Why a No Point Mortgage? If you are not comfortable accepting the risk associated with an ARM but still do not expect to keep your mortgage in place for more than 5 to 7 years, then a fixed rate loan with reduced fees makes more sense. This is accomplished by accepting a higher than market rate with reduced fees. As the chart below shows, the break-even point for accepting an increased of .25% in rate is less than 6 years. So, for example, if you sold your home in 4 years you would save $603.
HOW MUCH FINANCIAL RISK CAN YOU ACCEPT?
Many homebuyers, particularly first-timers, take an adjustable-rate mortgage (ARM) because doing so allows them to stretch and buy a more expensive home. We Americans are not known for our delayed gratification discipline!
If you’re considering an ARM, you must understand what rising interest rates and a rising monthly mortgage payment could do to your personal finances. Only consider taking an ARM if you can answer “yes” to all of the following questions:
Is your monthly budget such that you can afford higher mortgage payments later on and still accomplish other financial goals?
Do you have an emergency reserve, equal to at least three to six months of living expenses, that you can tap into to make higher monthly mortgage payments?
Can you afford the highest payment allowed on the adjustable-rate mortgage?
Can you handle the psychological stress of changing interest rates and mortgage payments?
If you are fiscally positioned to take on the financial risks inherent to an ARM, by all means consider one. Even if interest rates do rise, as they inevitably and eventually will, they will come back down. If you can stick with your ARM through times of high and low interest rates, you are still likely to come out ahead.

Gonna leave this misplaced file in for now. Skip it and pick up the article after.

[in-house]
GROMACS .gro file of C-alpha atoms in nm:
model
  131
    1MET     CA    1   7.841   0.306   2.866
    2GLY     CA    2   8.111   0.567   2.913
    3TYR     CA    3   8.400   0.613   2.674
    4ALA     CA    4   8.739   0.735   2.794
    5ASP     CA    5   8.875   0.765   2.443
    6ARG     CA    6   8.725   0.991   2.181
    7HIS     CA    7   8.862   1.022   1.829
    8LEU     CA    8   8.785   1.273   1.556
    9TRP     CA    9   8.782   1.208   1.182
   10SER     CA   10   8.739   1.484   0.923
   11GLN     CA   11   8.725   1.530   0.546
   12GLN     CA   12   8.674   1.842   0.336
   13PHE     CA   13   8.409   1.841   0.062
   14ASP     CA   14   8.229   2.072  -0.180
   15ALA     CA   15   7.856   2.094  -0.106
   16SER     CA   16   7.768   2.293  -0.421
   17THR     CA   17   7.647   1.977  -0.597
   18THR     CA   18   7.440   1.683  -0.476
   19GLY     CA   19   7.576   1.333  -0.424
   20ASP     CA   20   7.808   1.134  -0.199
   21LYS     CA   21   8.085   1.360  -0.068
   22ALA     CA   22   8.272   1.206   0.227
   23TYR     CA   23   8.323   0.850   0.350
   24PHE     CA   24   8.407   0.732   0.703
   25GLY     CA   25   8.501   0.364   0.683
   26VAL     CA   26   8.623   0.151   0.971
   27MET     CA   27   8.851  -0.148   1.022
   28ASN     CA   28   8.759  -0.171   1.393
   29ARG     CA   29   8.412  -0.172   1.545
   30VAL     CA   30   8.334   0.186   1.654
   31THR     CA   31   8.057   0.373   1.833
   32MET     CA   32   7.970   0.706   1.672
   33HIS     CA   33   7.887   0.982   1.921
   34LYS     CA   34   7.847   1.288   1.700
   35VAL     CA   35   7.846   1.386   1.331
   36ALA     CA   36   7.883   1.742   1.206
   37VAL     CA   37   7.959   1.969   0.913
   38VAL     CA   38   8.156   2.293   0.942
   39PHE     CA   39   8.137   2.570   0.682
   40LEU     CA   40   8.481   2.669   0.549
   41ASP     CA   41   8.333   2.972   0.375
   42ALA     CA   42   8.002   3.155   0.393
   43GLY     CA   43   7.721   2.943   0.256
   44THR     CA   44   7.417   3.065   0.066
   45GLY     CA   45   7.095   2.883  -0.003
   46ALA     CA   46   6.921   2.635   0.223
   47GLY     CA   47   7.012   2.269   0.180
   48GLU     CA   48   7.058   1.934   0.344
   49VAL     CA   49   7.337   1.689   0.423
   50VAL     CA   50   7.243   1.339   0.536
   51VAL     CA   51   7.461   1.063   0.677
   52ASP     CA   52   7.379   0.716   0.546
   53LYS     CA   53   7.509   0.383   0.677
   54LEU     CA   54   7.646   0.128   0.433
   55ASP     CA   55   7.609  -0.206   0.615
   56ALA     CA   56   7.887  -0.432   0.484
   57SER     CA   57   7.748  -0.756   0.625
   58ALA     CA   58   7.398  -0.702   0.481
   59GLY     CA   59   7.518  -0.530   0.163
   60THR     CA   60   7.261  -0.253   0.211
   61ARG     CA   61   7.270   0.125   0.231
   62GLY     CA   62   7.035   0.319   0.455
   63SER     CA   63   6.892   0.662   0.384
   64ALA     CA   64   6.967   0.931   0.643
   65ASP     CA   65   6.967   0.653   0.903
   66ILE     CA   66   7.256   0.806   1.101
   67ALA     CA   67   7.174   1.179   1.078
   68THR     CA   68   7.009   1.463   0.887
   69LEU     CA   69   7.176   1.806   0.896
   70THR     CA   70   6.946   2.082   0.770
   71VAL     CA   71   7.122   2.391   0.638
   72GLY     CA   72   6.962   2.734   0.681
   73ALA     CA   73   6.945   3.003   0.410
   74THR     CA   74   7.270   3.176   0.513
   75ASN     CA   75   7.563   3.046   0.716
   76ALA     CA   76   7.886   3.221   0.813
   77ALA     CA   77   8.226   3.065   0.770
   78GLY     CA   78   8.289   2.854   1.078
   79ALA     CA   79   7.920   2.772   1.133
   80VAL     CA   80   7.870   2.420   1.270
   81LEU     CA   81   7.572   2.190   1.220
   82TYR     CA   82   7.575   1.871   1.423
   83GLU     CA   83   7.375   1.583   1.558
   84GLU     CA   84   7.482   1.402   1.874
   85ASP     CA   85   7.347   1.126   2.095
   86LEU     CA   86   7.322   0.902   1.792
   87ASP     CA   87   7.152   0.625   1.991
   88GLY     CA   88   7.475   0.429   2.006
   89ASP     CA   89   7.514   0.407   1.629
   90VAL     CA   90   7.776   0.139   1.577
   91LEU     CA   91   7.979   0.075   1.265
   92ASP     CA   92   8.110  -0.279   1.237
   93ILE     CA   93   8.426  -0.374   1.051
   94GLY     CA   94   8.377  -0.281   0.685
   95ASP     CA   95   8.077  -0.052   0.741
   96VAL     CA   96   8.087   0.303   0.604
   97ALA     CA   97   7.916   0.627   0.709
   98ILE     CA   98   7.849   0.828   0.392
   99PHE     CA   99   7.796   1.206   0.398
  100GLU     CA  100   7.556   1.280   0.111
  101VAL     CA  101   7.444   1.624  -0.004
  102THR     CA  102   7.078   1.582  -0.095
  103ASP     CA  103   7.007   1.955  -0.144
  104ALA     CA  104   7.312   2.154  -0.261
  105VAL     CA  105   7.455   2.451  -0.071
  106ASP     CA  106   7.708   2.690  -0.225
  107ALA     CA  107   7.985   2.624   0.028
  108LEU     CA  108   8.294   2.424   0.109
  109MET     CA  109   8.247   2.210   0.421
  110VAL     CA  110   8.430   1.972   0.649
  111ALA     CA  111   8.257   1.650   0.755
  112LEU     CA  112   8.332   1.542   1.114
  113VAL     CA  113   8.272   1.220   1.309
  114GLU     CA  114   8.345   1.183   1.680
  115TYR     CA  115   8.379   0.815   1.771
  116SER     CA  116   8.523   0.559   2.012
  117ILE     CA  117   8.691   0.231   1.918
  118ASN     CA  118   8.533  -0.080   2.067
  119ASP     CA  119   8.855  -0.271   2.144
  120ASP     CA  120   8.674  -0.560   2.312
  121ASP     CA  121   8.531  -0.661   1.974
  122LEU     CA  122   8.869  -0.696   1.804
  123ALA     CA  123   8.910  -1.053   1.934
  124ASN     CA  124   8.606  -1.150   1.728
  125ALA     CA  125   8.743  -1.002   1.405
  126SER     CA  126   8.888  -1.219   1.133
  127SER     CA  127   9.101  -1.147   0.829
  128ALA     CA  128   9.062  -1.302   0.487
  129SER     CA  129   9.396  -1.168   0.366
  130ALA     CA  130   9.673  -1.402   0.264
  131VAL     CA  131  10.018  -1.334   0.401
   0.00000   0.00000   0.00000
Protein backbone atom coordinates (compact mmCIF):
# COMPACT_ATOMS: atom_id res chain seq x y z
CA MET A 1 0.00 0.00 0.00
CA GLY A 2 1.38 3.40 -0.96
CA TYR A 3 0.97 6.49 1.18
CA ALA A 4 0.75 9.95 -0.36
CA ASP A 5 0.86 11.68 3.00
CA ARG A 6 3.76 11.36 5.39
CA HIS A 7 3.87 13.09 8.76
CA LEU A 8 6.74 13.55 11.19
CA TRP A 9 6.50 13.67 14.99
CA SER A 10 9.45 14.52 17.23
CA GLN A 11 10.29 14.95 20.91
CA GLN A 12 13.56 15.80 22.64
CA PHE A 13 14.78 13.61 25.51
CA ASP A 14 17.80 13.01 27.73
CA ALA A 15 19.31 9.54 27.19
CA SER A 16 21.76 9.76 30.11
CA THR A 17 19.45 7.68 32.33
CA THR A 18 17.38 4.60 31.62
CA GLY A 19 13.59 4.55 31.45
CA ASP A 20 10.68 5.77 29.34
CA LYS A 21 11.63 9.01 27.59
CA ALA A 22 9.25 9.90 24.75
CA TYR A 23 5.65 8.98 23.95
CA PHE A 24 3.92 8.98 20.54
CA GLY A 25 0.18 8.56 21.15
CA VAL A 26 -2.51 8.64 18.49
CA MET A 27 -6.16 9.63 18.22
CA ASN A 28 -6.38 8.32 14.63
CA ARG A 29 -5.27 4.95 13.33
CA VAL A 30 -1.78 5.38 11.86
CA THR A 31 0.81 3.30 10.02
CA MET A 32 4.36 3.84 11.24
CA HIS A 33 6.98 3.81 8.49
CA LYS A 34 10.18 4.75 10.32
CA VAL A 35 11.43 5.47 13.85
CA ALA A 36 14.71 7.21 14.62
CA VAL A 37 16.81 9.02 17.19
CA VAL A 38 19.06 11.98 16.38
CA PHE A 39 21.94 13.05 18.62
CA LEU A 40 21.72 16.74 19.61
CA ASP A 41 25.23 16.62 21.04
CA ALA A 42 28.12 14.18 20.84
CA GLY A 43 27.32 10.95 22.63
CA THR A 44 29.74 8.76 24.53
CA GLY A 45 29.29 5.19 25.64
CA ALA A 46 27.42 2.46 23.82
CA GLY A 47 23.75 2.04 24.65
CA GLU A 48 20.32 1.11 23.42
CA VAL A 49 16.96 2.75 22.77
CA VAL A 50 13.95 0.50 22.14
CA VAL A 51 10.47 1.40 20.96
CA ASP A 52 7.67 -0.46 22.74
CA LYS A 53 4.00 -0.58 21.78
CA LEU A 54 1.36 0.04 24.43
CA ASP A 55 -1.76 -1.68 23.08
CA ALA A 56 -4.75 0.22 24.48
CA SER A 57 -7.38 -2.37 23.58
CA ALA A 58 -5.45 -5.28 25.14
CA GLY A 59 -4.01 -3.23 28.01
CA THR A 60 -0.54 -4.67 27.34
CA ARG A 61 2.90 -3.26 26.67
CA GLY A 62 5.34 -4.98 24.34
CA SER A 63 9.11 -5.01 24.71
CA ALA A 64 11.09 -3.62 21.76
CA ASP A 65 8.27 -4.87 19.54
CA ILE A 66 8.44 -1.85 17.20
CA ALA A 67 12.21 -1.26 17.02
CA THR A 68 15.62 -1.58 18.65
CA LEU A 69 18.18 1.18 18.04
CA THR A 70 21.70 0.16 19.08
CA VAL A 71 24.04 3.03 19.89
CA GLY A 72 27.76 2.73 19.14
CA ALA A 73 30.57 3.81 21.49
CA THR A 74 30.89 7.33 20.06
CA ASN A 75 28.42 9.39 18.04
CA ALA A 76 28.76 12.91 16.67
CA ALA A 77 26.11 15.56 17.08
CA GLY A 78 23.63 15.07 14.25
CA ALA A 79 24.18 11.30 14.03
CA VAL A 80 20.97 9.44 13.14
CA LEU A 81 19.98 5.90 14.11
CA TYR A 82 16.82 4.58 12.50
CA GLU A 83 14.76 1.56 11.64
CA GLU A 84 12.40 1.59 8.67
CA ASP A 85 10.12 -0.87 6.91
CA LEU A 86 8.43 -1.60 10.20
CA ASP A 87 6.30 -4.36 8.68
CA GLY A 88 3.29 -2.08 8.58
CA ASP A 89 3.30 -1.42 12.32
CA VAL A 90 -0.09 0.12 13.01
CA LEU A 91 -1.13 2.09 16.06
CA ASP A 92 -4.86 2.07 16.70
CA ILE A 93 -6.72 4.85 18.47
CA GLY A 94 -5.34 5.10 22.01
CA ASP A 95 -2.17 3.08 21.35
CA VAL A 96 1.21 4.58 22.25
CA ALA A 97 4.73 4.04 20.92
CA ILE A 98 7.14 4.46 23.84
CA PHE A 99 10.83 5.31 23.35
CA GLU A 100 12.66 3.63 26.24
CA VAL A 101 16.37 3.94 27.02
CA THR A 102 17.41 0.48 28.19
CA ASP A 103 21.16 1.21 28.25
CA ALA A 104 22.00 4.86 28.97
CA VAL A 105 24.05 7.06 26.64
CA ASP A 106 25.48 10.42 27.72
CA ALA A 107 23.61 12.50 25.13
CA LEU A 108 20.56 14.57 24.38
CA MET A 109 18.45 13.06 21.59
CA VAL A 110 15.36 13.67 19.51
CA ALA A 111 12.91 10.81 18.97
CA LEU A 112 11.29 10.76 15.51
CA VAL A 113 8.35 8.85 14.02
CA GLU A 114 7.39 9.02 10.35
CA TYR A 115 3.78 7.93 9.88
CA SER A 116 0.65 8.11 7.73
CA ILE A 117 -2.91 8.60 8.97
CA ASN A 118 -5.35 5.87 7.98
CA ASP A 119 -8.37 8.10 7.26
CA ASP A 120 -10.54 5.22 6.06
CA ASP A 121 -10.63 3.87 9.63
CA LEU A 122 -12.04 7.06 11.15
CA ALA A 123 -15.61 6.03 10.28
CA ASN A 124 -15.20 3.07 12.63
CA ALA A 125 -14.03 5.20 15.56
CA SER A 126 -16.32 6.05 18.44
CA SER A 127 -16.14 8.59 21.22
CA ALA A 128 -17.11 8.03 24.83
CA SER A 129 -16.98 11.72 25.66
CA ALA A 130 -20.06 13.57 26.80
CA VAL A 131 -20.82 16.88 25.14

HOW MUCH MONEY DO YOU NEED TO BORROW?
One factor that distinguishes the best mortgage from an inferior loan is that the best mortgage is the best deal you can get. Why waste your hard-earned money on the second-best mortgage? The amount of money you borrow can greatly affect your interest rate. You need to carefully consider how much money you need to borrow.
Conventional mortgages that stay within Fannie Mae and Freddie Mac loan limits established each year by Congress are called conforming loans. Mortgages that exceed the maximum permissible loan amounts are referred to either as nonconforming loans or jumbo loans. Mortgage interest rates for conforming loans typically run 0.25 percent to 0.50 percent lower. Keeping the amount of money you borrow under that all-important loan limit will save you big bucks over the life of your loan.
If your mortgage slightly surpasses Fannie Mae and Freddie Mac’s loan limit, here are two ways to bring it into conformity:
Buy a less expensive home.
Increase your down payment to reduce the mortgage.
In conclusion, there are many mortgage options people can use to save money and live within their financial means.
Call Todd Abelson at Sunstreet Mortgage in Tucson Arizona for all your mortgage needs! (520) 331-LEND (5363)